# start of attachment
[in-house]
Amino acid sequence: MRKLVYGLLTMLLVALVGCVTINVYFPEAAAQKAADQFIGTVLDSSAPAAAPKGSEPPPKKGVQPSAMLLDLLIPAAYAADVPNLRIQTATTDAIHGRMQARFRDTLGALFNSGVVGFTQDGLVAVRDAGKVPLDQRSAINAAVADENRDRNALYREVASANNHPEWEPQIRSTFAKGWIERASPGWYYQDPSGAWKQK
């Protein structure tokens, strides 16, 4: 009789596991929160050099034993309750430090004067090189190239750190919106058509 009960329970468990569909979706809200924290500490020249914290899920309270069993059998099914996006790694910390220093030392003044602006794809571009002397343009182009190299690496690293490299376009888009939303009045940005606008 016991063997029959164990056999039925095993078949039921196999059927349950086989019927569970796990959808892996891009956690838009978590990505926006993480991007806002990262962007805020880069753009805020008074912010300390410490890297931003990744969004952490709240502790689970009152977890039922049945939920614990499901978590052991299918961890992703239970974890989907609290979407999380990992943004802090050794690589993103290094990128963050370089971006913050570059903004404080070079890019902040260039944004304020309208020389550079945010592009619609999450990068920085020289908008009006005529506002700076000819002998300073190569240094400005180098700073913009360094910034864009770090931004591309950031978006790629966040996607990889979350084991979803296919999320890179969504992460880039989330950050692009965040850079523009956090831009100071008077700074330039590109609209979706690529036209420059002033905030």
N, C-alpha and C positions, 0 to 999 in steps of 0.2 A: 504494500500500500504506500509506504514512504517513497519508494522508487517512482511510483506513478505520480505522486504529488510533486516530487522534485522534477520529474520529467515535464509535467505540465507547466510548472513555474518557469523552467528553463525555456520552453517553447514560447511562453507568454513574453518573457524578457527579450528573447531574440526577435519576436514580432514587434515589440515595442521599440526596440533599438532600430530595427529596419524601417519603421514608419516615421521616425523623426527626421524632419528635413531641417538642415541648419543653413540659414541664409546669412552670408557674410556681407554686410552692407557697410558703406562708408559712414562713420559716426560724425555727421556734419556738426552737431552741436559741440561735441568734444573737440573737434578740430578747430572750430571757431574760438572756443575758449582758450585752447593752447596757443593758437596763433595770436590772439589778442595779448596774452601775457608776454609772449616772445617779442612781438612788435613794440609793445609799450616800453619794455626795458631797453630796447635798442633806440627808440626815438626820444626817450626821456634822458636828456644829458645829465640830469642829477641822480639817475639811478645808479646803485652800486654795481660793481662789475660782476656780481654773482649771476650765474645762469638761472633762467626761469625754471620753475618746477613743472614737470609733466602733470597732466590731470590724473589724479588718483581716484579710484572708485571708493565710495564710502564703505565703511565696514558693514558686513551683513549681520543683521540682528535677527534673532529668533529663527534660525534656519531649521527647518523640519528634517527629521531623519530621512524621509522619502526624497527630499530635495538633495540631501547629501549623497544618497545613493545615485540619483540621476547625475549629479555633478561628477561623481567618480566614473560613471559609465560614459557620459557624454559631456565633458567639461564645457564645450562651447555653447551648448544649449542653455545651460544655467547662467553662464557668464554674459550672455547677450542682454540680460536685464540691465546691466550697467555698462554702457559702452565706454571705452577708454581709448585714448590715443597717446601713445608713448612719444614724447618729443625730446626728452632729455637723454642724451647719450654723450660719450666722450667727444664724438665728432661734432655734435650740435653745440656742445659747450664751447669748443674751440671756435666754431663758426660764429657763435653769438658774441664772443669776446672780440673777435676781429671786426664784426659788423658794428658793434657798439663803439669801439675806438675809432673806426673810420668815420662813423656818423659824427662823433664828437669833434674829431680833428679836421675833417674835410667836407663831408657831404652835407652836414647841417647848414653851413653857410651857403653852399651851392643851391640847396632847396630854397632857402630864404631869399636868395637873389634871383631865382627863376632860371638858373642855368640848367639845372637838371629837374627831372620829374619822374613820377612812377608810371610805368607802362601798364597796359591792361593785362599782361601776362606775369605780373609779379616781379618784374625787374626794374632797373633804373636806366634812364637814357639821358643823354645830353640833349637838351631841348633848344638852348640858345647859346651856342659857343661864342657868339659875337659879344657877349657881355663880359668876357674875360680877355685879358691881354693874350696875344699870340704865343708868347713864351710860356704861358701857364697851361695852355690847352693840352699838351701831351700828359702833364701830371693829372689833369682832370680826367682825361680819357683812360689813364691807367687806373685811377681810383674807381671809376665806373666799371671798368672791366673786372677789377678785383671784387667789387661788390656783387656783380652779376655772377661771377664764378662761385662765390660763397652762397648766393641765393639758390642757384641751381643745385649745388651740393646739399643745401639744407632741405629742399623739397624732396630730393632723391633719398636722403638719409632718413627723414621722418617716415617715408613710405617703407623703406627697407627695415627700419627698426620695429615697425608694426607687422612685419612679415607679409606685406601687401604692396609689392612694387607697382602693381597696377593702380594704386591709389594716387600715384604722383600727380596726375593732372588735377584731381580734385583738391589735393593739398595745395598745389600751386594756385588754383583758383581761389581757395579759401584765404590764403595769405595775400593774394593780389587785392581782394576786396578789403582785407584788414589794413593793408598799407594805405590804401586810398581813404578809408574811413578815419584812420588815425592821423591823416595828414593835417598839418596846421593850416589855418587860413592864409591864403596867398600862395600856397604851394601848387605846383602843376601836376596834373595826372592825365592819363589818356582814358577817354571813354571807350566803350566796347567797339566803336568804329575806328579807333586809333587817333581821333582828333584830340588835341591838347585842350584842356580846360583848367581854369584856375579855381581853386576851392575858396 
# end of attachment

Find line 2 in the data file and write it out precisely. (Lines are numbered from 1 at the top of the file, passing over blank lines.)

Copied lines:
Amino acid sequence: MRKLVYGLLTMLLVALVGCVTINVYFPEAAAQKAADQFIGTVLDSSAPAAAPKGSEPPPKKGVQPSAMLLDLLIPAAYAADVPNLRIQTATTDAIHGRMQARFRDTLGALFNSGVVGFTQDGLVAVRDAGKVPLDQRSAINAAVADENRDRNALYREVASANNHPEWEPQIRSTFAKGWIERASPGWYYQDPSGAWKQK